There have been other books about the immigrant diaspora that providentially landed in Los Angeles and enriched American culture for decades, but Donna Rifkind’s idea to use Viertel (1889-1978) as the focus for a moving, mournful new biography, The Sun and Her Stars, was a particularly brilliant idea. Viertel was the best representation of both her country and her sex imaginable—a combination of mother hen, chef, career counselor, referee and, in her own right, artist ... One of the few flaws of Ms. Rifkind’s book is that she doesn’t quote from these letters; another is occasionally taking her eye off the ball by spending pages writing about extraneous locations—the German colonies in other places, for instance ... performs an act of spiritual as well as cultural resurrection ... a feat of daunting research and appropriately passionate writing. Translating quantities of letters and diary entries from the German would put off many biographers, but Ms. Rifkind sailed ahead. It’s the story of a valiant earth mother who transcended an emotionally nomadic existence and devoted her energy to providing for others while managing to write Queen Christina in what seems to have been her spare time. Like the multitudes who came to 165 Mabery Road, you’ll be glad you met her.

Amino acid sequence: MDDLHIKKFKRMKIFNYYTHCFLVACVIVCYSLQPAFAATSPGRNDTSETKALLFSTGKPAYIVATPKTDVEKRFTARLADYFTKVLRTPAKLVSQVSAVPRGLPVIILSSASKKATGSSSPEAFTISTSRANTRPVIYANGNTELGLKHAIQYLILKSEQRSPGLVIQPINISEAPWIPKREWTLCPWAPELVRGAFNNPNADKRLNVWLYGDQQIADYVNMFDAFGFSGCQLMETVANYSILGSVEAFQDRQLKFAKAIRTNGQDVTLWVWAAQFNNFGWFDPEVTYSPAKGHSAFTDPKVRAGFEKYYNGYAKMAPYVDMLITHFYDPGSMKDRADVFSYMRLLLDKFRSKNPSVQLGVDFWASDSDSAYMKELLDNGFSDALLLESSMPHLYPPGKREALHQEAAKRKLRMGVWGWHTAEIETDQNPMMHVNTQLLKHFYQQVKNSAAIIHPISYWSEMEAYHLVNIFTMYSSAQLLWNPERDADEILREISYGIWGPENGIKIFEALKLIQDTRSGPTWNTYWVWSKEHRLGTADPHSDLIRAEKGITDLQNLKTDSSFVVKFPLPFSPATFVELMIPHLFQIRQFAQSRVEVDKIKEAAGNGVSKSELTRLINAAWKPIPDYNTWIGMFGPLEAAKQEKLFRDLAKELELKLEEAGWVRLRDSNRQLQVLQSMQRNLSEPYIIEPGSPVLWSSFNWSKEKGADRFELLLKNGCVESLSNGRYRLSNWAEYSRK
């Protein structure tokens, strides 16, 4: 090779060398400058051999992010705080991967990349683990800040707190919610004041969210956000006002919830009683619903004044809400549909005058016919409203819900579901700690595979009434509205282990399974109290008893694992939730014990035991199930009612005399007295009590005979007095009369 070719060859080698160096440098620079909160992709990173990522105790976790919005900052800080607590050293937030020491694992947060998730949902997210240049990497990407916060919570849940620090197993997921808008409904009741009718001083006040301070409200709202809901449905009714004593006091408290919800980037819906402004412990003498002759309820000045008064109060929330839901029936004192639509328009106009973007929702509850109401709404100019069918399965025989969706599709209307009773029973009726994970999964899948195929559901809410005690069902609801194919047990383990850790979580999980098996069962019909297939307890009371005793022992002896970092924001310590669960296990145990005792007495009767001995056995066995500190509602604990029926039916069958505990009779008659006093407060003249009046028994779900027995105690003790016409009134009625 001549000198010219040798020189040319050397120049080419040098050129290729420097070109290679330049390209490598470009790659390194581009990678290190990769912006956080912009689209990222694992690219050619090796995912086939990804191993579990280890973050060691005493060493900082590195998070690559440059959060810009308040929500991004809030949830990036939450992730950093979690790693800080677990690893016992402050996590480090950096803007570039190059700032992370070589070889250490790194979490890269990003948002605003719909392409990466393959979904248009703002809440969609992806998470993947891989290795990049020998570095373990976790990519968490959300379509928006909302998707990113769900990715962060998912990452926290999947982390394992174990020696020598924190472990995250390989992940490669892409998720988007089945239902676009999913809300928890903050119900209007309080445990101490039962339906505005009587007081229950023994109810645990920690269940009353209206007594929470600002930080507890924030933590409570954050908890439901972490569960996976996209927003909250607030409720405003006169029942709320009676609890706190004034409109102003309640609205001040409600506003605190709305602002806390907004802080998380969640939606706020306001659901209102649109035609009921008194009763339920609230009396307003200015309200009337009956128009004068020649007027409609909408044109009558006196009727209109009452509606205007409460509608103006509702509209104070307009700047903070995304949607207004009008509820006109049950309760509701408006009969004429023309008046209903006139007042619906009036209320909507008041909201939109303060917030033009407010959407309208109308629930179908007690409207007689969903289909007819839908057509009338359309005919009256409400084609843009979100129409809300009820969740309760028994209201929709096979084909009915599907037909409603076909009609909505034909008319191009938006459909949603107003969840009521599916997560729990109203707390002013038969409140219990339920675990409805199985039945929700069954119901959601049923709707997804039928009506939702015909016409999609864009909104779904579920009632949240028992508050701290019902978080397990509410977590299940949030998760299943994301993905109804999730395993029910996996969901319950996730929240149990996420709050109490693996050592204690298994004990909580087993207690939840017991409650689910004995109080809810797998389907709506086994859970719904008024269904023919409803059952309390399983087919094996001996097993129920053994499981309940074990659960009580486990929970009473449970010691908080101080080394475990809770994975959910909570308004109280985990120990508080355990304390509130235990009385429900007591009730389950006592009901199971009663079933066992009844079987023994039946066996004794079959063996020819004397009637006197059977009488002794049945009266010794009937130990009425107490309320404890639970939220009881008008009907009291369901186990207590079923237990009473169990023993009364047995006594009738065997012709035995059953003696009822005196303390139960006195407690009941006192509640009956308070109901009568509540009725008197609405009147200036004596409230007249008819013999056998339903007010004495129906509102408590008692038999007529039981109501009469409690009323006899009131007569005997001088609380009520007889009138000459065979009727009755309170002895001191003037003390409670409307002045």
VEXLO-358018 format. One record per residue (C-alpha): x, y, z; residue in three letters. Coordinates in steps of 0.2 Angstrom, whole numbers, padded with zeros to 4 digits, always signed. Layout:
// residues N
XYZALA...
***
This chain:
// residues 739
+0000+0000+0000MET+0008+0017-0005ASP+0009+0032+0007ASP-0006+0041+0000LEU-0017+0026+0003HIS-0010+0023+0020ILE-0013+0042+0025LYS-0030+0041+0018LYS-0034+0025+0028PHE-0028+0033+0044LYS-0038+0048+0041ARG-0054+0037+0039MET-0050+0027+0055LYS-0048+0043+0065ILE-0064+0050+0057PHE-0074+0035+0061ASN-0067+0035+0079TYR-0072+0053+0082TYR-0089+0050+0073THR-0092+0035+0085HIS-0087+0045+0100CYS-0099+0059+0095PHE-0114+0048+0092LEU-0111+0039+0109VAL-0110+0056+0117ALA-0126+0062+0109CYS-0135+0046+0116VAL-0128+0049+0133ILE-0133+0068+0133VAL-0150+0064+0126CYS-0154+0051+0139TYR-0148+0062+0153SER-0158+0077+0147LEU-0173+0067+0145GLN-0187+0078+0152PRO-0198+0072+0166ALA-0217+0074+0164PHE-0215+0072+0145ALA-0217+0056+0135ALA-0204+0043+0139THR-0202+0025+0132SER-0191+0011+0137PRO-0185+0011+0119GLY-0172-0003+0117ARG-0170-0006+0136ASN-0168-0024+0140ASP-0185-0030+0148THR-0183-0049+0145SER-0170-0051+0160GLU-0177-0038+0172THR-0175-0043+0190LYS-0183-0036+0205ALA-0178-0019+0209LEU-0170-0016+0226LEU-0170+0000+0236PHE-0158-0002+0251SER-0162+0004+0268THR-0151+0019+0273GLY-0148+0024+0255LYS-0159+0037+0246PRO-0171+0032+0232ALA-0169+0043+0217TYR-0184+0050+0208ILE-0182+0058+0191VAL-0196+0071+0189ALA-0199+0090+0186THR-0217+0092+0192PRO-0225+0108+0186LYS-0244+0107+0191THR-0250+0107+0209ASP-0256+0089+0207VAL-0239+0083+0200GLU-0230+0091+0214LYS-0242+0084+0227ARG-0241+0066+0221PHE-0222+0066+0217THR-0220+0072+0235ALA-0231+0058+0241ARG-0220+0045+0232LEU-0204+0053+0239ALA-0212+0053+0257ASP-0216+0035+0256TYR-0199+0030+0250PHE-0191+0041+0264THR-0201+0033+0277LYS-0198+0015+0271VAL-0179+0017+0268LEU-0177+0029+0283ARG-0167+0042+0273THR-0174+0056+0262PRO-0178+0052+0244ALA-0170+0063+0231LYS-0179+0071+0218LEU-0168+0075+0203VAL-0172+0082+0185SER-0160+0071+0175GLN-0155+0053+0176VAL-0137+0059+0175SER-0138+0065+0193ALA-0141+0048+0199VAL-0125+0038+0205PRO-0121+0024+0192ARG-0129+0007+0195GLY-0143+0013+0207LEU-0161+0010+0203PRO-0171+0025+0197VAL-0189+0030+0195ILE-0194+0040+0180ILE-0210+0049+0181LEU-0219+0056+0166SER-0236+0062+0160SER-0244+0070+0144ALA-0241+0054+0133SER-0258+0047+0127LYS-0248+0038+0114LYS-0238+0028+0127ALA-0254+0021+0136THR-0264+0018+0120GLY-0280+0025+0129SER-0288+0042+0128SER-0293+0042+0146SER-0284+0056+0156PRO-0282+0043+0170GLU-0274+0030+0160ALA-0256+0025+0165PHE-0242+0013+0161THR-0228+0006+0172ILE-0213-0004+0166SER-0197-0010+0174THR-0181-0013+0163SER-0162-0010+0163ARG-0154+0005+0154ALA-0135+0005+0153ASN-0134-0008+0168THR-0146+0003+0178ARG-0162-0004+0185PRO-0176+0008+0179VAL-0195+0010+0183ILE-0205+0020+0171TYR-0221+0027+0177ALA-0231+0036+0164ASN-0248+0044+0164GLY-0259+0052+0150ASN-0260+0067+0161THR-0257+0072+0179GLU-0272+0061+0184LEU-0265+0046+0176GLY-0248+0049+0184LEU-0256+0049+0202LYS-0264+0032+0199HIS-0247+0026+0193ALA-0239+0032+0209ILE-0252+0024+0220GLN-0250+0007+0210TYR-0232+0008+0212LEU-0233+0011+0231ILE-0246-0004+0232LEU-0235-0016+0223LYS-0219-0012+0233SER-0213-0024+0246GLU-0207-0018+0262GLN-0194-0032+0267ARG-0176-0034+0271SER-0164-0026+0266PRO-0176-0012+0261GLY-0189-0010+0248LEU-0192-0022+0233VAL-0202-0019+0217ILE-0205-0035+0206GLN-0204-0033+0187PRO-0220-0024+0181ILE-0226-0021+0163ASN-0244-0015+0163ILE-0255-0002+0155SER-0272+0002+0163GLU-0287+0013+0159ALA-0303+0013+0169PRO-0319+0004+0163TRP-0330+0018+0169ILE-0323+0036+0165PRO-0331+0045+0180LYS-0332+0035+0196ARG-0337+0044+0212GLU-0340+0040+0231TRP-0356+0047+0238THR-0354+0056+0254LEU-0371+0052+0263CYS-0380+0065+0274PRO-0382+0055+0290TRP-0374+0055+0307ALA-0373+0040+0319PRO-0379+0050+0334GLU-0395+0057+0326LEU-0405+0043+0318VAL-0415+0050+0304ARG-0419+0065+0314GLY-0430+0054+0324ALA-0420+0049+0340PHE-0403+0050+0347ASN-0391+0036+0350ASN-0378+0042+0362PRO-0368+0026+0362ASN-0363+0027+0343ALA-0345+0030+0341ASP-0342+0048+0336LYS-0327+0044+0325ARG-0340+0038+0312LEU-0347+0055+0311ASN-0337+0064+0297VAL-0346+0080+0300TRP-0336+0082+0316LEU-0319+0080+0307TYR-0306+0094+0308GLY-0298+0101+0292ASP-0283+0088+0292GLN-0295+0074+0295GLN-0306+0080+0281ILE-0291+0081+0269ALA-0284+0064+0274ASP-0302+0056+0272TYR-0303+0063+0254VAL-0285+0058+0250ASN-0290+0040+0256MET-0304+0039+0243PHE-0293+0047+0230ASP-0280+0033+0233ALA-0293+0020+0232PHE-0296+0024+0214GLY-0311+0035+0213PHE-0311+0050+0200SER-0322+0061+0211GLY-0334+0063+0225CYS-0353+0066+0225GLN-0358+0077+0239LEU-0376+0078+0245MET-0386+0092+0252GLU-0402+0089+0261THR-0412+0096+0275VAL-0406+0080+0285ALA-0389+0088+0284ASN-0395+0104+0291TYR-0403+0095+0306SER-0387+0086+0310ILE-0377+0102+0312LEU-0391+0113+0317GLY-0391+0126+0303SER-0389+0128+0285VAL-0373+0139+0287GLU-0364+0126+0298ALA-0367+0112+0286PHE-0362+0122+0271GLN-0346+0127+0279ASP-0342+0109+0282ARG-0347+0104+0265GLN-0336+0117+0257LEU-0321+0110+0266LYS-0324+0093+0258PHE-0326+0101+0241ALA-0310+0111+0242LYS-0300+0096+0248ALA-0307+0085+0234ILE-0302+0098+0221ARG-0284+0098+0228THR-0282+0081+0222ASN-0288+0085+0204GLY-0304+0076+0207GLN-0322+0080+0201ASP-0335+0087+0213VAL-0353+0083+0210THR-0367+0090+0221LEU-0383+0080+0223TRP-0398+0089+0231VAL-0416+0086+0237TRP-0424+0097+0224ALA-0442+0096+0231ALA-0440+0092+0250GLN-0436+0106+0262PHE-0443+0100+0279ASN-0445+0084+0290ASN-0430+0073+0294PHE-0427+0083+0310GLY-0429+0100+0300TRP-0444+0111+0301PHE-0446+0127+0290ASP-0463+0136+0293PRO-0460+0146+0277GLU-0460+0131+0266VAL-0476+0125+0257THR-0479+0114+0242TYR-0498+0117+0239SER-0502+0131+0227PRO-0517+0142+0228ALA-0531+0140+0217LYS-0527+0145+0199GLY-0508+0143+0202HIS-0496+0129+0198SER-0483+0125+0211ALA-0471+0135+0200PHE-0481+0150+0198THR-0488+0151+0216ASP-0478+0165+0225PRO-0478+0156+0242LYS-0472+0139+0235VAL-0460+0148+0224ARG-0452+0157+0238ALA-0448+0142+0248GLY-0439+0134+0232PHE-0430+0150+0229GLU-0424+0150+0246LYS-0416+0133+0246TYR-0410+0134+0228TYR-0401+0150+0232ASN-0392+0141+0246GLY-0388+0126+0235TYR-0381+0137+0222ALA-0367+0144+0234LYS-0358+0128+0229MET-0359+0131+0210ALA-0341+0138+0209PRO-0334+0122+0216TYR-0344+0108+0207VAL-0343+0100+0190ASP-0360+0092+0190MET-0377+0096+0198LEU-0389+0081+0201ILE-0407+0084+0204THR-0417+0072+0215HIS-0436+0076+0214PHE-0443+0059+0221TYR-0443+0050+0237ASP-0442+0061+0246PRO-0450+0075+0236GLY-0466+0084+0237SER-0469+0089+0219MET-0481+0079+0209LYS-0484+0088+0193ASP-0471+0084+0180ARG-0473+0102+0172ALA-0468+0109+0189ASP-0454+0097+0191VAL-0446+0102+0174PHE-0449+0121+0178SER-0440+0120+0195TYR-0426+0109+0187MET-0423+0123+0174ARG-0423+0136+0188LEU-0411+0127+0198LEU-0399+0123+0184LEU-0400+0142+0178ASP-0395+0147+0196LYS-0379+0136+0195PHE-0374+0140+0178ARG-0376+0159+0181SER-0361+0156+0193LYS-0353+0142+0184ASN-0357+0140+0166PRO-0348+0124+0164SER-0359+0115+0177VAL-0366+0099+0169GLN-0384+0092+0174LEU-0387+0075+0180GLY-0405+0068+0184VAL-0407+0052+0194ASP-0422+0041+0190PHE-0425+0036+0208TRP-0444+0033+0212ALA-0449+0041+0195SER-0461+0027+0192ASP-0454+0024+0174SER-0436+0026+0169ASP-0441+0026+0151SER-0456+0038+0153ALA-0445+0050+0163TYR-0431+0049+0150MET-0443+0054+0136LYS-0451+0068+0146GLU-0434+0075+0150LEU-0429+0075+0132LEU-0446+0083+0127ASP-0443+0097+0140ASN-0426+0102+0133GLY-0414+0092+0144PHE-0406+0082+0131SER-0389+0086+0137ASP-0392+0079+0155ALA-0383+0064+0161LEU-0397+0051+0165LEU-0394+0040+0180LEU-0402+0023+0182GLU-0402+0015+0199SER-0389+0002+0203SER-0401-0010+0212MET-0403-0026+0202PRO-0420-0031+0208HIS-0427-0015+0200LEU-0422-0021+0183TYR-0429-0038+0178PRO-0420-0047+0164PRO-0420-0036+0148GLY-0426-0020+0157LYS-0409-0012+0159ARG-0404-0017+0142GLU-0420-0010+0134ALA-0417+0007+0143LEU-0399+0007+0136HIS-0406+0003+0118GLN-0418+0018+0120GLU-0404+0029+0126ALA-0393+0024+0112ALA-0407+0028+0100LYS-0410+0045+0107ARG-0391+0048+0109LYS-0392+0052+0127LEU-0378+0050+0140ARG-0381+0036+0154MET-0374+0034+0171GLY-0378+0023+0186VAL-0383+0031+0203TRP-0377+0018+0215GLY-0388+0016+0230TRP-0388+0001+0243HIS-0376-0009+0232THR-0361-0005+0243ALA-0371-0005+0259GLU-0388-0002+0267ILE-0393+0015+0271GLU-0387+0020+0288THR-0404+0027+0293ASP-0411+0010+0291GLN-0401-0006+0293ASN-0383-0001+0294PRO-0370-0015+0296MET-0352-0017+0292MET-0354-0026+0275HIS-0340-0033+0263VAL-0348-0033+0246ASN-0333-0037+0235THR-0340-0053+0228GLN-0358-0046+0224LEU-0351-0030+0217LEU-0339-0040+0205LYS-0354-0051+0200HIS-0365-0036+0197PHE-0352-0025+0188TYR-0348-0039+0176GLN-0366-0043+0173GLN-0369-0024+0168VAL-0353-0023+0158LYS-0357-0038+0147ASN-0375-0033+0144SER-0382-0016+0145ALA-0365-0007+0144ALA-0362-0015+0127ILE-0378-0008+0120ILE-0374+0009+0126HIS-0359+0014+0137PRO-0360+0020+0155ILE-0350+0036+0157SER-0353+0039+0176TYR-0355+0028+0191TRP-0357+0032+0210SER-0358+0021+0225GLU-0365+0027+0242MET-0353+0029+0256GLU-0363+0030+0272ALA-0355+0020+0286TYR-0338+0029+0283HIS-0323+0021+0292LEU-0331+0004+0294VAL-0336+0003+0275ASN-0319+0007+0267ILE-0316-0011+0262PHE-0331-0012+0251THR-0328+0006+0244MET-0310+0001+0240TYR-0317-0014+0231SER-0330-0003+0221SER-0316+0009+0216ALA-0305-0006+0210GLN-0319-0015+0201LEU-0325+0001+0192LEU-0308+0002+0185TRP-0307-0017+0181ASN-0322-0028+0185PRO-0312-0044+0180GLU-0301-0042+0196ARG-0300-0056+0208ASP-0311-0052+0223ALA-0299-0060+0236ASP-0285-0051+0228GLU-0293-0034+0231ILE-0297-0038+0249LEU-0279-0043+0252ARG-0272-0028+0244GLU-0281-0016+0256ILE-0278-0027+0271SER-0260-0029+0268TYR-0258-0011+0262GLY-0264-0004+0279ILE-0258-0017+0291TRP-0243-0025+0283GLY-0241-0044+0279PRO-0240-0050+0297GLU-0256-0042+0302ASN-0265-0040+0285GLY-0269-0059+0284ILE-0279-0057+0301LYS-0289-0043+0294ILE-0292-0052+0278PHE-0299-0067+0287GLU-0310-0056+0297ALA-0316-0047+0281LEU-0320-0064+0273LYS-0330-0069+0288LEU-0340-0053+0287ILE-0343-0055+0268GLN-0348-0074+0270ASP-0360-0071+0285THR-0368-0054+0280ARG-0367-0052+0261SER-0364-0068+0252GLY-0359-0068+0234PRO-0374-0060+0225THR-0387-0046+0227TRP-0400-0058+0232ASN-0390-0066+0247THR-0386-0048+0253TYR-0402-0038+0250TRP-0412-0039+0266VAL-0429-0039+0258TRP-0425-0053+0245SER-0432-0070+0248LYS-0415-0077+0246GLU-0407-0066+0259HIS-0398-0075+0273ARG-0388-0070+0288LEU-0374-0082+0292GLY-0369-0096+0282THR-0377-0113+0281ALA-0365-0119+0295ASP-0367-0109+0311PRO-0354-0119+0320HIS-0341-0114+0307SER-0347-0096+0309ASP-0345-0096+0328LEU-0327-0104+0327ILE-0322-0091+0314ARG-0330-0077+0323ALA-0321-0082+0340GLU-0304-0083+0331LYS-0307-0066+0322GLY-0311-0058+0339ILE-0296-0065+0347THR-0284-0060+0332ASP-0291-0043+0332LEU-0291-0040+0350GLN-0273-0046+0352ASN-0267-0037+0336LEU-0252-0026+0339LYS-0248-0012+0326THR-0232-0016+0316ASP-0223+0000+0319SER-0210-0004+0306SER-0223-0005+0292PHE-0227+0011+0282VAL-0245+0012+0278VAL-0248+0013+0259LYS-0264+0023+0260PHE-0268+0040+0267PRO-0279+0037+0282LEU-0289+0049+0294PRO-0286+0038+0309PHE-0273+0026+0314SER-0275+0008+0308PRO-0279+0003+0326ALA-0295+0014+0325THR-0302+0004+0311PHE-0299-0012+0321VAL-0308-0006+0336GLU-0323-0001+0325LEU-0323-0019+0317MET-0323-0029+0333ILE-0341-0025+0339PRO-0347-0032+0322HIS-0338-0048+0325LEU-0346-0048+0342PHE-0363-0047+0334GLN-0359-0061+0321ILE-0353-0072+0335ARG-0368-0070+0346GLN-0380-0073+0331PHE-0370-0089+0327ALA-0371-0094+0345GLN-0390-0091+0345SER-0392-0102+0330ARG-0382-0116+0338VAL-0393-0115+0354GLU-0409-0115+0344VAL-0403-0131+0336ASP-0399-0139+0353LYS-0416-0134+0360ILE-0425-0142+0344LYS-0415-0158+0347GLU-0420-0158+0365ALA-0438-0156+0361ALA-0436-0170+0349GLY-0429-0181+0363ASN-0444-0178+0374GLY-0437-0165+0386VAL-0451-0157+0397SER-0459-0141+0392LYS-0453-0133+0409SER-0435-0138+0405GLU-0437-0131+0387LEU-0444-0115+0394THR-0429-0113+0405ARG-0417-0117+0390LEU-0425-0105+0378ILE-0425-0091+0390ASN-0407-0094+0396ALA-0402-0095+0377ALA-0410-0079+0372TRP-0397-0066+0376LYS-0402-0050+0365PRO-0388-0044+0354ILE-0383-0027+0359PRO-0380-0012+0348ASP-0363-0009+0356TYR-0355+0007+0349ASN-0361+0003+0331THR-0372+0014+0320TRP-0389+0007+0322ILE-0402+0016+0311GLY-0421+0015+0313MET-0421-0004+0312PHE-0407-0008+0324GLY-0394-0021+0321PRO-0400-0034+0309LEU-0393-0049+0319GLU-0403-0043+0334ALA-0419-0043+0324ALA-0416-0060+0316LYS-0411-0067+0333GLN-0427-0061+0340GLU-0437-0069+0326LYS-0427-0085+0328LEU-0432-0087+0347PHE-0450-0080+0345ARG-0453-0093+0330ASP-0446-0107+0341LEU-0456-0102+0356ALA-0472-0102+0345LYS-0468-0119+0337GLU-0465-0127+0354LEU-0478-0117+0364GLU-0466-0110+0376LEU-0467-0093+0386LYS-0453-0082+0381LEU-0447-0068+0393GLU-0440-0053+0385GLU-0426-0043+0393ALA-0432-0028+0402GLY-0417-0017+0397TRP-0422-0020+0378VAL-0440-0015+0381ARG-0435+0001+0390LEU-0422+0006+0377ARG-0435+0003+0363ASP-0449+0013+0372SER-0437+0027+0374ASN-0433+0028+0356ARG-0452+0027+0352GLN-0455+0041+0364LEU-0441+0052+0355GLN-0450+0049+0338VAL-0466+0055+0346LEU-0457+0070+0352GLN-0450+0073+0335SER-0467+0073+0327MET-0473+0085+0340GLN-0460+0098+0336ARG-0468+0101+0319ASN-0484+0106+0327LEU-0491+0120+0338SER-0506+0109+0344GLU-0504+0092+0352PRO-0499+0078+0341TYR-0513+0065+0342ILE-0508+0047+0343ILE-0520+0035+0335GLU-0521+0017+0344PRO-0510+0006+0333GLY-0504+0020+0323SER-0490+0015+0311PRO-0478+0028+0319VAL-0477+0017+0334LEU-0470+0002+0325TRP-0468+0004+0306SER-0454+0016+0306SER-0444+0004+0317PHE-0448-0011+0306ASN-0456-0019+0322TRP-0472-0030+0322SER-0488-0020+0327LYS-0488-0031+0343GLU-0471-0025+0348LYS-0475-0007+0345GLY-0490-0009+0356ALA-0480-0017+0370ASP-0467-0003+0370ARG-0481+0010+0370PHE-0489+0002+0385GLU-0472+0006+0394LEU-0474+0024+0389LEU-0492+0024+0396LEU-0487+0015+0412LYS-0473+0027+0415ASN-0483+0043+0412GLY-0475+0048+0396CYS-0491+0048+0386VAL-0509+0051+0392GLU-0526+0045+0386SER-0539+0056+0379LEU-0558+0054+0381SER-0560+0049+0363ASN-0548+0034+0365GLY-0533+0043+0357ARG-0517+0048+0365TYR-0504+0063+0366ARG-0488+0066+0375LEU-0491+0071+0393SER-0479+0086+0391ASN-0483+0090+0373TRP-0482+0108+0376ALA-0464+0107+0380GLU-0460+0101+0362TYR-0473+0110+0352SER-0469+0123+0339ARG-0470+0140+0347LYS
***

Viertel is, in short, a terrific subject for a biography, and the veteran book reviewer Donna Rifkind has done well to focus her first full-length effort on this fascinating if little-known personality. Rifkind sees the worldly yet unassuming Viertel as at once an extraordinary character and a telling representative of something larger than herself. She’s right to ... Rifkind clearly means to hold a mirror to our stranger-suspecting moment ... A labor of love and careful research, the book gets off to a shaky start. Rifkind’s prose can be clumsy ... Something startling and powerful happens, though, midway through the book. As the historical situation Rifkind describes grows increasingly dire, she snaps to: Her writing sharpens ... Rifkind draws skillfully from multiple sources.
As one expects from a widely admired literary journalist, Rifkind writes engagingly and often passionately, though her book’s introduction—Salka’s reconstructed reveries in old age—may strike some readers as a bit strained, as will a few overly poetic flourishes ... Yet Rifkind can also capture a complex character with a single snapshot-like sentence ... Throughout these pages, Rifkind returns again and again to her serious central themes—anti-Semitism abroad and at home, the rescue of refugees through the efforts of the European Film Fund, and Salka as a Hollywood mother-confessor and wheeler-dealer. Still, the book does have its lighter moments ... [Salka's] had been a remarkable life and she had been blessed with extraordinary friends, as Rifkind again shows us, with much additional detail, in The Sun and Her Stars.